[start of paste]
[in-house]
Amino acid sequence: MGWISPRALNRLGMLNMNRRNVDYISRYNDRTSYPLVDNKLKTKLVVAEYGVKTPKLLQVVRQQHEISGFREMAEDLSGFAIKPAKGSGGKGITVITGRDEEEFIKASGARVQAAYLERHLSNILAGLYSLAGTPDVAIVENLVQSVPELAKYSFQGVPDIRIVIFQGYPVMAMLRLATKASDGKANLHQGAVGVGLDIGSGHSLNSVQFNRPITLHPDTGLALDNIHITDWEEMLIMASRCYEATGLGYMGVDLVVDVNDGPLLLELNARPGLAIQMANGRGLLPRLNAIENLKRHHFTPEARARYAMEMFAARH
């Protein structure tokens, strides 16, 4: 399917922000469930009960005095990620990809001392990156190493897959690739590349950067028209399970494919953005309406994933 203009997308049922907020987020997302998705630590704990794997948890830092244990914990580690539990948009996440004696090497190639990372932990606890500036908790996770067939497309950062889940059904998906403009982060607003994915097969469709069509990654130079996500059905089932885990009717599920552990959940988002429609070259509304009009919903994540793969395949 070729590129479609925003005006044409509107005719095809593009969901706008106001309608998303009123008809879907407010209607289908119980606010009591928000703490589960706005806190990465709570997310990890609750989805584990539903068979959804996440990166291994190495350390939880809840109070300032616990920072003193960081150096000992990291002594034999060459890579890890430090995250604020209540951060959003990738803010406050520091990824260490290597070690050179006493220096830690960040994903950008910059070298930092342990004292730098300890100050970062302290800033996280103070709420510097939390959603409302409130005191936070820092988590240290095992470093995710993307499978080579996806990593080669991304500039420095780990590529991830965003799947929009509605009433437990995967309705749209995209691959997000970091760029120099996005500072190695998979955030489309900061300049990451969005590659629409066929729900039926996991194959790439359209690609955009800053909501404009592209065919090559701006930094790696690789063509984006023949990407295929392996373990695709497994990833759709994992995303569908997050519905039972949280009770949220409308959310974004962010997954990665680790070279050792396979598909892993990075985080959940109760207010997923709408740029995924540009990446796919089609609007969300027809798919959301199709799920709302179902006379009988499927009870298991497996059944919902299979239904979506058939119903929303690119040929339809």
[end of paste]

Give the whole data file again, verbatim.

[in-house]
Amino acid sequence: MGWISPRALNRLGMLNMNRRNVDYISRYNDRTSYPLVDNKLKTKLVVAEYGVKTPKLLQVVRQQHEISGFREMAEDLSGFAIKPAKGSGGKGITVITGRDEEEFIKASGARVQAAYLERHLSNILAGLYSLAGTPDVAIVENLVQSVPELAKYSFQGVPDIRIVIFQGYPVMAMLRLATKASDGKANLHQGAVGVGLDIGSGHSLNSVQFNRPITLHPDTGLALDNIHITDWEEMLIMASRCYEATGLGYMGVDLVVDVNDGPLLLELNARPGLAIQMANGRGLLPRLNAIENLKRHHFTPEARARYAMEMFAARH
């Protein structure tokens, strides 16, 4: 399917922000469930009960005095990620990809001392990156190493897959690739590349950067028209399970494919953005309406994933 203009997308049922907020987020997302998705630590704990794997948890830092244990914990580690539990948009996440004696090497190639990372932990606890500036908790996770067939497309950062889940059904998906403009982060607003994915097969469709069509990654130079996500059905089932885990009717599920552990959940988002429609070259509304009009919903994540793969395949 070729590129479609925003005006044409509107005719095809593009969901706008106001309608998303009123008809879907407010209607289908119980606010009591928000703490589960706005806190990465709570997310990890609750989805584990539903068979959804996440990166291994190495350390939880809840109070300032616990920072003193960081150096000992990291002594034999060459890579890890430090995250604020209540951060959003990738803010406050520091990824260490290597070690050179006493220096830690960040994903950008910059070298930092342990004292730098300890100050970062302290800033996280103070709420510097939390959603409302409130005191936070820092988590240290095992470093995710993307499978080579996806990593080669991304500039420095780990590529991830965003799947929009509605009433437990995967309705749209995209691959997000970091760029120099996005500072190695998979955030489309900061300049990451969005590659629409066929729900039926996991194959790439359209690609955009800053909501404009592209065919090559701006930094790696690789063509984006023949990407295929392996373990695709497994990833759709994992995303569908997050519905039972949280009770949220409308959310974004962010997954990665680790070279050792396979598909892993990075985080959940109760207010997923709408740029995924540009990446796919089609609007969300027809798919959301199709799920709302179902006379009988499927009870298991497996059944919902299979239904979506058939119903929303690119040929339809």